Current imprint lithography processes can have a number of drawbacks particularly with regard to achieving overlay accuracy and high throughput. However, significant improvements in resolution and line edge roughness attainable are from imprint lithography.
Imprint lithography is being used to form memory disks or memory platens that adhere to an ever increasing requirement for very dense data bit formation. However, forming denser data bits means each bit must be smaller and closer together. This closeness of the data bits can lead to data bits becoming unstable, either through thermal influences or outside magnetic influences (e.g., through superpara magnetism).
Therefore, what is needed is a system and method that can form dense and relatively small isolated data bits that will remain stable even when influenced by extraneous magnetic and thermal influences, for example through forming them as discrete isolated islands of magnetic material.
An embodiment of the present invention provides a method A method of forming a nanodisk, comprising the following steps. Forming a first annular pattern comprising alternating sections of first and second materials. Imprinting the first annular pattern with a second pattern to form a cross hatched pattern on the first pattern. Selectively etching portions of the first and the second patterns on the nanodisk.
Another embodiment of the present invention provides a method of forming a wedge-shaped pattern comprising the following steps. Producing first and second materials using first and second thin film deposition sources. Alternating passage of the first and second materials through respective first and second shutters. Transmitting the fist and second materials using respective first and second openings of a deposition baffle. Rotating a substrate on an opposite side of the deposition baffle as the first and second deposition sources, the rotating substrate receiving the first and second materials to form successive layers of a boule. Removing sections of the boule to form the wedge-shaped pattern.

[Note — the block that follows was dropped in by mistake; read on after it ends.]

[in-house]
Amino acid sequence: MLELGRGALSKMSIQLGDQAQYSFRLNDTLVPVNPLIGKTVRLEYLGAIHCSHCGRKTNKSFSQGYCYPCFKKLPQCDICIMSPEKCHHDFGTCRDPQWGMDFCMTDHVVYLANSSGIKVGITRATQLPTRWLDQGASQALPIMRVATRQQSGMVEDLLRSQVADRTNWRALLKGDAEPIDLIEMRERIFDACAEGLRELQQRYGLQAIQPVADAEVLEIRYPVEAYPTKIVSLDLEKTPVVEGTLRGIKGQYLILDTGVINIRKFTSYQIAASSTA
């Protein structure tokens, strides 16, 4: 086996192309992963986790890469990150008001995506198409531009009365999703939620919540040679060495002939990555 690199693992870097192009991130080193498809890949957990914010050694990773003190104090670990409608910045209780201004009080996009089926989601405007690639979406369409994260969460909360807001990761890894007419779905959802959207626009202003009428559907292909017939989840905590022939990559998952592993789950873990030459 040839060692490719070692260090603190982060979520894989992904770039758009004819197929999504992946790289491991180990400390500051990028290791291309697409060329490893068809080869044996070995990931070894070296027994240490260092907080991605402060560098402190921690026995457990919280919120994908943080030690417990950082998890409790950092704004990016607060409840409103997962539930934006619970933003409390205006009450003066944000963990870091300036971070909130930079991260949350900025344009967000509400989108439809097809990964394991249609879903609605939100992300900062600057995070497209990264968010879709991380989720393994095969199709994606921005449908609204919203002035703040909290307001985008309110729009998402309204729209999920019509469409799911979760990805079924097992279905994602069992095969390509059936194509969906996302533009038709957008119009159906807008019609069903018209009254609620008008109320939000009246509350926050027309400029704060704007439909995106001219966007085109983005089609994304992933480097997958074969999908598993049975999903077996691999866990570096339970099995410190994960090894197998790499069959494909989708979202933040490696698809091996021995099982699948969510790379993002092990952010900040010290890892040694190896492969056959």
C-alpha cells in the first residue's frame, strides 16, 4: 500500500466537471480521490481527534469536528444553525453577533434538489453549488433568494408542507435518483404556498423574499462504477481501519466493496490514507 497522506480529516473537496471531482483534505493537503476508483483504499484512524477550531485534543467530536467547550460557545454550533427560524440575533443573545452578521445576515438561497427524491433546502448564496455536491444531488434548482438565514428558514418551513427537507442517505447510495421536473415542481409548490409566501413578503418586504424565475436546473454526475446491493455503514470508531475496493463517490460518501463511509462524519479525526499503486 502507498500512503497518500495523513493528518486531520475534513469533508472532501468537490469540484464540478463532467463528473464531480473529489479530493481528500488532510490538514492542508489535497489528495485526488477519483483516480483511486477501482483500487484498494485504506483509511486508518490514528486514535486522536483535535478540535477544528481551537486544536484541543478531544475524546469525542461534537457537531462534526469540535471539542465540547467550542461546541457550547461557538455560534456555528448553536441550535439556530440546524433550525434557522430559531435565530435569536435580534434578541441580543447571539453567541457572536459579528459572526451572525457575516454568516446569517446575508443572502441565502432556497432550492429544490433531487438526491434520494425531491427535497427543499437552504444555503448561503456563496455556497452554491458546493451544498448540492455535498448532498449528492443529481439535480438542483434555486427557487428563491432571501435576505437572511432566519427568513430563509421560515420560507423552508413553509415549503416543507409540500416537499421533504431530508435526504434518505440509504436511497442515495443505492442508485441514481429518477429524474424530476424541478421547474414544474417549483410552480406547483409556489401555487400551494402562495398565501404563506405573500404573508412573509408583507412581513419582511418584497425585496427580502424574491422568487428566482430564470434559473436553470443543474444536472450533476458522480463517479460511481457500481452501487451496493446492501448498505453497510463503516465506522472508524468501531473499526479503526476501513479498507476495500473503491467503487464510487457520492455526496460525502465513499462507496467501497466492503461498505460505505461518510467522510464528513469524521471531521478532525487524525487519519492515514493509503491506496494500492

A further embodiment of the present invention provides a nanodisk for use in imprint lithography comprising tracks on a substrate and selectively etched areas proximate the tracks. The selectively etched areas form data bit areas when the nanodisk is imprinted onto a memory platen.
A still further embodiment of the present invention provides a memory platen comprising main tracks, isolated data bits, and servo tracks. The main tracks are formed by main tracks of an nanodisk. The isolated data bits are formed by data bit areas on the nanodisk, the data bit areas of the nanodisk being located proximate the main tracks of the nanodisk. The servo tracks are formed by servo tracks of the nanodisk, the servo tracks of the nanodisk being locating proximate one or more of the main tracks of the nanodisk.
A yet further embodiment of the present invention provides a method of manufacturing a memory disk. Main tracks are formed on a disk platen. Isolated bit areas are formed with respect to the main tracks on the disk platen. A magnetic layer is formed on the isolated bit areas with magnetic material to form discrete isolated data bits.
Further embodiments, features, and advantages of the present inventions, as well as the structure and operation of the various embodiments of the present invention, are described in detail below with reference to the accompanying drawings.
The accompanying drawings, which are incorporated herein and form a part of the specification, illustrate one or more embodiments of the present invention and, together with the description, further serve to explain the principles of the invention and to enable a person skilled in the pertinent art to make and use the invention.